Nematode selenoproteome: the use of the selenocysteine insertion system to decode one codon in an animal genome?
|Title||Nematode selenoproteome: the use of the selenocysteine insertion system to decode one codon in an animal genome?|
|Publication Type||Journal Article|
|Year of Publication||2005|
|Authors||Taskov K, Chapple C, Kryukov GV, Castellano S, Lobanov AV, Korotkov KV, Guigó R, Gladyshev VN|
|Journal||Nucleic Acids Res.|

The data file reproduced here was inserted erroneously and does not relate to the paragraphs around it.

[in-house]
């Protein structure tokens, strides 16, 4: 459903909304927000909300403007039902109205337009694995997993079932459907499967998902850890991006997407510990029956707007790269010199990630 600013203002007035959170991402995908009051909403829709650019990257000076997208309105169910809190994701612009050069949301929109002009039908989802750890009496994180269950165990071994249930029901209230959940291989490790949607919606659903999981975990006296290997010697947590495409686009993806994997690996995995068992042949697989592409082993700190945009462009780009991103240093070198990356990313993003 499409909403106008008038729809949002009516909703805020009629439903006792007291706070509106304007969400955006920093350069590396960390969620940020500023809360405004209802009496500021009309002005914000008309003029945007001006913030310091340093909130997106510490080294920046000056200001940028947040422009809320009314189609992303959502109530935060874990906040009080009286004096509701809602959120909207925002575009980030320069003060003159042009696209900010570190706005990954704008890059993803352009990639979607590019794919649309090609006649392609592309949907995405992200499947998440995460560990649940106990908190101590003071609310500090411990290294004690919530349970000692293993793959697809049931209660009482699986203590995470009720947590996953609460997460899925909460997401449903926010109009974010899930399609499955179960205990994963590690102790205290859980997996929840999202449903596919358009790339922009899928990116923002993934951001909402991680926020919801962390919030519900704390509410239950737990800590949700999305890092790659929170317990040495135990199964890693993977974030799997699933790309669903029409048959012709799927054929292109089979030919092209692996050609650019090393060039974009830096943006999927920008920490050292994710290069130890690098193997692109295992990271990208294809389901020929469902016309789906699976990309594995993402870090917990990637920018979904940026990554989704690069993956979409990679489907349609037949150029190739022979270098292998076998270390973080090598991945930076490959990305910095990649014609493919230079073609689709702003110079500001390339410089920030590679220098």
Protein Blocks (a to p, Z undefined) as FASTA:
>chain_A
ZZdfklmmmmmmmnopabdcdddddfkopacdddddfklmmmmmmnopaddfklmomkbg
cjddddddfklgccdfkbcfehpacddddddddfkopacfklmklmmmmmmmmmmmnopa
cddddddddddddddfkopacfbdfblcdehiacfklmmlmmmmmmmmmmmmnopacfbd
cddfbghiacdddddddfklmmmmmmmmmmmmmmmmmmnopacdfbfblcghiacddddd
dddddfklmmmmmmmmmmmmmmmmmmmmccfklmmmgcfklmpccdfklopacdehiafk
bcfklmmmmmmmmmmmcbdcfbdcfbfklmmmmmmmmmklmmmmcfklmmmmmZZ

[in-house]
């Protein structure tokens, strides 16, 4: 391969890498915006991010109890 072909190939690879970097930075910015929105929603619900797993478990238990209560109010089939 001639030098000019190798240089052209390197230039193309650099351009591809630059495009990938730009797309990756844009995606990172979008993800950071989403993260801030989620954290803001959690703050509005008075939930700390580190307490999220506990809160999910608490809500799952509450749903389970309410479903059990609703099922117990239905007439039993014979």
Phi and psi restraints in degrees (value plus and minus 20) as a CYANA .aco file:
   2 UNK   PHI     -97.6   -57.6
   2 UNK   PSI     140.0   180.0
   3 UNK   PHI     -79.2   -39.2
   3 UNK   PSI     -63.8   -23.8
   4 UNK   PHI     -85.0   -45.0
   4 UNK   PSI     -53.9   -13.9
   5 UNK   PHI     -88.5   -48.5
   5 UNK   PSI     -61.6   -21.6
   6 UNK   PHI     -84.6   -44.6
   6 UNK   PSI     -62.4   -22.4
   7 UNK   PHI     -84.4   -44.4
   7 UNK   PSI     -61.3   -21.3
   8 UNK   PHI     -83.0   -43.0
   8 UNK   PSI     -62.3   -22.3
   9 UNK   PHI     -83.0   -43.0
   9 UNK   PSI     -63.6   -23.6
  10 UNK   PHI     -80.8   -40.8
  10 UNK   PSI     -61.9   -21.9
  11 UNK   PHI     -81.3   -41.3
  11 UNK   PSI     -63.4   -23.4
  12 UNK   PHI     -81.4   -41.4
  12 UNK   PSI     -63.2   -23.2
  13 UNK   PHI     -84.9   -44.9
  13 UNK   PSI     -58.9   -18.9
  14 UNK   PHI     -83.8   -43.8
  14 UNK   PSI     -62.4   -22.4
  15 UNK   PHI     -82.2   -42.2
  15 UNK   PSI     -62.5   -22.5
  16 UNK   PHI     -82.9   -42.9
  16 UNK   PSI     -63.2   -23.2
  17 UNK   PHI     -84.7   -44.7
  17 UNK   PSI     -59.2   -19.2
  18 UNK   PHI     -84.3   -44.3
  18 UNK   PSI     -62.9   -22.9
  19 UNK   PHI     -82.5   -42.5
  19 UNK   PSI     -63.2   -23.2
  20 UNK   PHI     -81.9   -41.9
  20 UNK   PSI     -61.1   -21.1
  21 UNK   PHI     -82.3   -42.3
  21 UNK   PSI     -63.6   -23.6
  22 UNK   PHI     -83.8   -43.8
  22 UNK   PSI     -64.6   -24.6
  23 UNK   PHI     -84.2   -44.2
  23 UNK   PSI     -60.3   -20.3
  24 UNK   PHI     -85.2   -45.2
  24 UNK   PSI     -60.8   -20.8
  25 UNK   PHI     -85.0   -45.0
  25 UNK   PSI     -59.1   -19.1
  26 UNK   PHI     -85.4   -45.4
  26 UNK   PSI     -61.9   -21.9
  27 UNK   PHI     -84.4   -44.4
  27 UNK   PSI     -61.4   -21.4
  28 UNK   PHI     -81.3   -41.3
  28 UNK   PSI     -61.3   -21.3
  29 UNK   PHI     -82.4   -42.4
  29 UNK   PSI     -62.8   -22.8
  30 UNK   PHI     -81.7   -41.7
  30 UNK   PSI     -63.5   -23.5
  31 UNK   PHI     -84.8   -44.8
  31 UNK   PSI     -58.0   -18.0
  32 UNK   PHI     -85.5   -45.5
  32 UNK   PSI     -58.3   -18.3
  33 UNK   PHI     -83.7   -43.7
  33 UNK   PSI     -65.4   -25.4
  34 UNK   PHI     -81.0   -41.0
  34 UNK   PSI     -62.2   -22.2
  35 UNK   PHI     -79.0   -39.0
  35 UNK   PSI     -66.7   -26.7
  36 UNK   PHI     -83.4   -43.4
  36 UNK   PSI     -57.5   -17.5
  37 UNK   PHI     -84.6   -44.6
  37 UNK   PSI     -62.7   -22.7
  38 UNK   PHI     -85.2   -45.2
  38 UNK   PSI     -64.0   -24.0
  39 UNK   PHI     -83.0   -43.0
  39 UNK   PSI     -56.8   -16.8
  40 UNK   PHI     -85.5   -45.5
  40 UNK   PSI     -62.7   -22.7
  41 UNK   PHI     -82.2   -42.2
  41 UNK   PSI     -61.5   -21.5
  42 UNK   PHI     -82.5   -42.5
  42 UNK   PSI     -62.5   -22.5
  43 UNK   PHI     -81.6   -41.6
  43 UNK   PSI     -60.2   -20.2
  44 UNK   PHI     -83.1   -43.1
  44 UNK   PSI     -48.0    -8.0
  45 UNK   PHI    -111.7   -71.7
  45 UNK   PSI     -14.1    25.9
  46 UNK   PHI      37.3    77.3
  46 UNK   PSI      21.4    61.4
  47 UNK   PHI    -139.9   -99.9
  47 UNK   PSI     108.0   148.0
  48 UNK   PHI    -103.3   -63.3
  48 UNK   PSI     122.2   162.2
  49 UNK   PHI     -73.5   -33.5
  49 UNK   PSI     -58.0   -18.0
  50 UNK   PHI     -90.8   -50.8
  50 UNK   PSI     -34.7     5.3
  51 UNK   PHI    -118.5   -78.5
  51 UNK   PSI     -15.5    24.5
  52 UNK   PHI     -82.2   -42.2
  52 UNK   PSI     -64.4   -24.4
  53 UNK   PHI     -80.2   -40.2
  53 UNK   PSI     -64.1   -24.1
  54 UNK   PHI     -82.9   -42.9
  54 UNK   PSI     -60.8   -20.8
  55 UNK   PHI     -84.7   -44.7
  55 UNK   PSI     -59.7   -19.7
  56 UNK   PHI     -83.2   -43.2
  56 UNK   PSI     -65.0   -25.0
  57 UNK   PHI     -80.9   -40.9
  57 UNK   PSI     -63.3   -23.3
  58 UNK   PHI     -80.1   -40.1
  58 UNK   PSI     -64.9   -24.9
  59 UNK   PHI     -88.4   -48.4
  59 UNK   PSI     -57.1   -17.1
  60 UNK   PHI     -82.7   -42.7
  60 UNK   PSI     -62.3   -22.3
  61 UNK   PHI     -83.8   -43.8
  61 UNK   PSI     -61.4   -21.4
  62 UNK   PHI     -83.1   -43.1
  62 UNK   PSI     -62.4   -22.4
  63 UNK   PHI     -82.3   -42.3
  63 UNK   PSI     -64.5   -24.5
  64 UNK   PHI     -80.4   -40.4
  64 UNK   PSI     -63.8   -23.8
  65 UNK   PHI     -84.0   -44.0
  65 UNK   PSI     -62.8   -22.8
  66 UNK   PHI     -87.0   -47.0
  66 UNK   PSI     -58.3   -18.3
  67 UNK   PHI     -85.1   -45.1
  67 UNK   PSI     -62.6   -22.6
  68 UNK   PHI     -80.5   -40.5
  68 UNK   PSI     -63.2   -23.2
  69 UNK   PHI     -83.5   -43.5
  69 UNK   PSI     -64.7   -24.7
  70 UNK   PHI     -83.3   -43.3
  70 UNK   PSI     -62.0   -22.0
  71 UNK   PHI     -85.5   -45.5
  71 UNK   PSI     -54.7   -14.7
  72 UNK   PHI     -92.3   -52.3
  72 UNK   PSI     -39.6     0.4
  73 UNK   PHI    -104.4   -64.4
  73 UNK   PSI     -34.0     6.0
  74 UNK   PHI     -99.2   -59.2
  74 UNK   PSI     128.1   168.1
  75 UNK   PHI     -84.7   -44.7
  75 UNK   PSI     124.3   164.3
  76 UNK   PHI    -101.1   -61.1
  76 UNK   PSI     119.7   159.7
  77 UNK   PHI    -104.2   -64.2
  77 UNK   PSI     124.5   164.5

Selenocysteine (Sec) is co-translationally inserted into selenoproteins in response to codon UGA with the help of the selenocysteine insertion sequence (SECIS) element. The number of selenoproteins in animals varies, with humans having 25 and mice having 24 selenoproteins. To date, however, only one selenoprotein, thioredoxin reductase, has been detected in Caenorhabditis elegans, and this enzyme contains only one Sec. Here, we characterize the selenoproteomes of C.elegans and Caenorhabditis briggsae with three independent algorithms, one searching for pairs of homologous nematode SECIS elements, another searching for Cys- or Sec-containing homologs of potential nematode selenoprotein genes and the third identifying Sec-containing homologs of annotated nematode proteins. These methods suggest that thioredoxin reductase is the only Sec-containing protein in the C.elegans and C.briggsae genomes. In contrast, we identified additional selenoproteins in other nematodes. Assuming that Sec insertion mechanisms are conserved between nematodes and other eukaryotes, the data suggest that nematode selenoproteomes were reduced during evolution, and that in an extreme reduction case Sec insertion systems probably decode only a single UGA codon in C.elegans and C.briggsae genomes. In addition, all detected genes had a rare form of SECIS element containing a guanosine in place of a conserved adenosine present in most other SECIS structures, suggesting that in organisms with small selenoproteomes SECIS elements may change rapidly.